Tuesday, August 21, 2012

Secret Men's Business

   Secret men’s business. You heard about this in the Crocodile Dundee movies. No women allowed in these bush meetings , also called corroborees, although there are Secret Women’s Business corroborees that men are not allowed to witness. Who knows what goes on at these campfire meetings? I may never know. But then, I don’t get out in the remote bush that often, either.

   Most of us live in cities and this requires a shift in venue and likely a shift in focus. Introducing the Men’s Shed. Not usually a small structure made of the corrugated metal and housing lawn mowers, weed wackers and garden tools like we all had in the corner of our backyards growing up. Men’s Sheds are solid buildings, large enough for all of the big boy toys. And the occasional female who crosses its portal as I recently did on a trip to Geraldton.
   The Men’s Shed in Geraldton, Western Australia is an impressive boys clubhouse. A former liquor store, it is a cavernous place with many rooms. Fronted by a sitting area and kitchenette, each room exposes an impressive collection of wood working machines, table saws , neat storage areas, hand tools stored in an old walk-in refrigerator and a camp cot at the back in case of emergency. The 43 members , aged 25-82, occupy spare hours chatting, wood and metal working, yard work in the community and the occasional men’s health chat with a local nurse.

Viking funeral ship
    Their finished pieces – as small as ipod holders to chairs, cabinets and even guitars- are largely for sale and they take special orders. On display during my visit was a small scale Viking ship. A widower promised is wife a proper Nordic funeral pyre and commissioned the Men’s Shed to make the faithful reproduction. Her ashes will have a proper send off.

Blokes being blokey
    I’m afraid no secret men’s business was conducted while I was there with Bob, 72, giving me a tour of the place. Storming the Bastille, as it were, produced no secret revealing results, but it was an interesting snapshot into the pastime of Australian men.

Monday, August 20, 2012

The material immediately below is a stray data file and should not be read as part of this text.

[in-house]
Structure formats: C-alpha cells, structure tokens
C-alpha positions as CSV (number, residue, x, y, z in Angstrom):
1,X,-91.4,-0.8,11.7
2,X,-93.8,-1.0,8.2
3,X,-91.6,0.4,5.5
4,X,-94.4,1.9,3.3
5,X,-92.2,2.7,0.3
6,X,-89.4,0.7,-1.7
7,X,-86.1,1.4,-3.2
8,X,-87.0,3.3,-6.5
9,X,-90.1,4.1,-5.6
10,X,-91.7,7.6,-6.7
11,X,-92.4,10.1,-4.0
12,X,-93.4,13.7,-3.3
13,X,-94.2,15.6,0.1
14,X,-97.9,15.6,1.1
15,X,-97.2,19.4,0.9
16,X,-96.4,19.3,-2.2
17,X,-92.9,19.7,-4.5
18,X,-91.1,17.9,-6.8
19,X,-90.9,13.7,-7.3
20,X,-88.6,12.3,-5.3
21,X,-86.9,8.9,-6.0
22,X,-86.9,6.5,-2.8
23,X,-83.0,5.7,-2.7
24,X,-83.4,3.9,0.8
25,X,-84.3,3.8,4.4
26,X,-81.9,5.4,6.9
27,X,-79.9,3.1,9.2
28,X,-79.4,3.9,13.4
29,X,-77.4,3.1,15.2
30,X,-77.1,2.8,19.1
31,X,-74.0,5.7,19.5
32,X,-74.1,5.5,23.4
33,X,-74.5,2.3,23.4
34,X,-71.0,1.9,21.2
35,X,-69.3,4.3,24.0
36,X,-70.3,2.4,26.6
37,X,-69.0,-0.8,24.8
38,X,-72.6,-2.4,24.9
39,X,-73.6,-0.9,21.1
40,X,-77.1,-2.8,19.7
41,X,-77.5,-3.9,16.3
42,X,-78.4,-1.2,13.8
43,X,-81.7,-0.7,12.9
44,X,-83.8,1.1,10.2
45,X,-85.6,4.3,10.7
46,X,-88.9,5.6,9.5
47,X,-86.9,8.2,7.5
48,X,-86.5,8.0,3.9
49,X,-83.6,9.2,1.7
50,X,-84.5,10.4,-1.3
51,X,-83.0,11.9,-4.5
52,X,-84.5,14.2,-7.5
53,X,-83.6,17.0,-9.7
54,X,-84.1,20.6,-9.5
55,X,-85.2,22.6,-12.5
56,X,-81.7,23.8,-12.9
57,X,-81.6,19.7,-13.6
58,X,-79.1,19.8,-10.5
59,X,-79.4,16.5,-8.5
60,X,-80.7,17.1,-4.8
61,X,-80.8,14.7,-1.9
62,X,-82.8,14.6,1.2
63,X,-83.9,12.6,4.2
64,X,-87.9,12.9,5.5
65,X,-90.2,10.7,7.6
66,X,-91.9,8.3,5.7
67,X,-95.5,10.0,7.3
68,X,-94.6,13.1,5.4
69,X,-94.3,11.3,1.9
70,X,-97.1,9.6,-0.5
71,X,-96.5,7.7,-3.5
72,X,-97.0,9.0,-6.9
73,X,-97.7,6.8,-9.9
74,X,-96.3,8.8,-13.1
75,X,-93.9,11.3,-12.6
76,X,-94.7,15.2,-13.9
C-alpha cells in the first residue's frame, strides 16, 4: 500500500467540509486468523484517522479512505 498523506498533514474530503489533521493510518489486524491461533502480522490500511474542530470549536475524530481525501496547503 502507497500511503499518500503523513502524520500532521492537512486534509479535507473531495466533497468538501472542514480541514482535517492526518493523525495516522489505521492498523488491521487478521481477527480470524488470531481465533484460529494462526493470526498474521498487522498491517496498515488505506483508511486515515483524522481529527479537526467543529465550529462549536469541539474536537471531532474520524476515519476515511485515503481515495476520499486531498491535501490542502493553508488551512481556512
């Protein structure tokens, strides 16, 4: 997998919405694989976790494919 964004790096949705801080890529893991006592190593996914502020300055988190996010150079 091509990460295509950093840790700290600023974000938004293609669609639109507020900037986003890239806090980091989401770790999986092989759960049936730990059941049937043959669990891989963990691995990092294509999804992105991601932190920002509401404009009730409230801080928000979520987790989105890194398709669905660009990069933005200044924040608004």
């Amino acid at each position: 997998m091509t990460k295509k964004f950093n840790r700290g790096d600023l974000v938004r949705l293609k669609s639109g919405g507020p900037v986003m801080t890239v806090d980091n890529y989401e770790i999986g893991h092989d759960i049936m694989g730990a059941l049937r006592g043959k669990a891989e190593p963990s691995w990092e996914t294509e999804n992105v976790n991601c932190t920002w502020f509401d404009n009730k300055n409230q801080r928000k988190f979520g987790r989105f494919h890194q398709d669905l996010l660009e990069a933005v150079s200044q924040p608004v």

Babysitting: A social study (and quick way to $$$)

    Remember babysitting? It was likely your entry into the money making world. Never mind that it paid significantly less than minimum wage, we were wage earners and that was cool. For awhile. Then we learned that minimum wage paid three times as much per hour and couldn’t wait to older and get a real job. Imagine: $2.35 to a walloping $2.65 an hour for non kidstuff kind of work! I started out at 75¢ an hour looking after the rabbi’s kids. My older sister, Anne, raked in 35¢ an hour on her first sitting jobs.

    It is so not the same today. Babysitting rates have surpassed the minimum wage. Greedy teens or is the minimum wage shockingly low? Admittedly, the avenues for teens to earn money seem to dry up as traditional jobs like paper routes are done more and more by adult contractors (‘paper adult’ sounds odd) or automation. A quick poll of friends in North America through a social network site shows that rates generally well exceed the Federal minimum wage of $7.25/hr. One friend with a single child is getting away with $6/hr but most are coughing up $10, even $12 for college kids. A much-older-than-13 former colleague wailed that some of these rates were more than he was currently getting paid.

     Curiosity turned into a social study when I started asking about babysitting rates here in Perth. I expected the situation to be exactly the same but with a higher rate. The government minimum wage here is $16 an hour. And well, teenagers are teenagers the world over, so the rate must be higher, right?

    Sort of. Polling people at church on Sunday came up with a big zero. None hired outside help. Junior was always watched by grandparents or the occasional switched favors with other couples. So I started asking people I did not know in church and they said pretty much the same thing. Well, all these folks are church goers and maybe that makes a difference. I accosted a few pram pushing people on the street and guess what? Pretty much the same story there also, although one suggested that I look up a particular babysitting website. Doing so came up with mature adults asking for $20-$25 /hour depending on the time of day. Not a significant jump from the $15 asked by one parishioner 20 years ago when he babysat as an older teen.

     What does this mean? Do Australians have much closer knit, highly supportive families than back home or are they just too cheap to pay the neighbor kid to watch theirs? One parent posited that maybe babysitting was an American thing, but her husband was not so quick to draw such a conclusion. Western Australia is heavily populated with people from other places and not all would have moved here with extended family in tow. Those folks will have to choose between not going out or shelling out .

     Whatever the situation, I’m brushing up on my diaper changing skills. Just in case…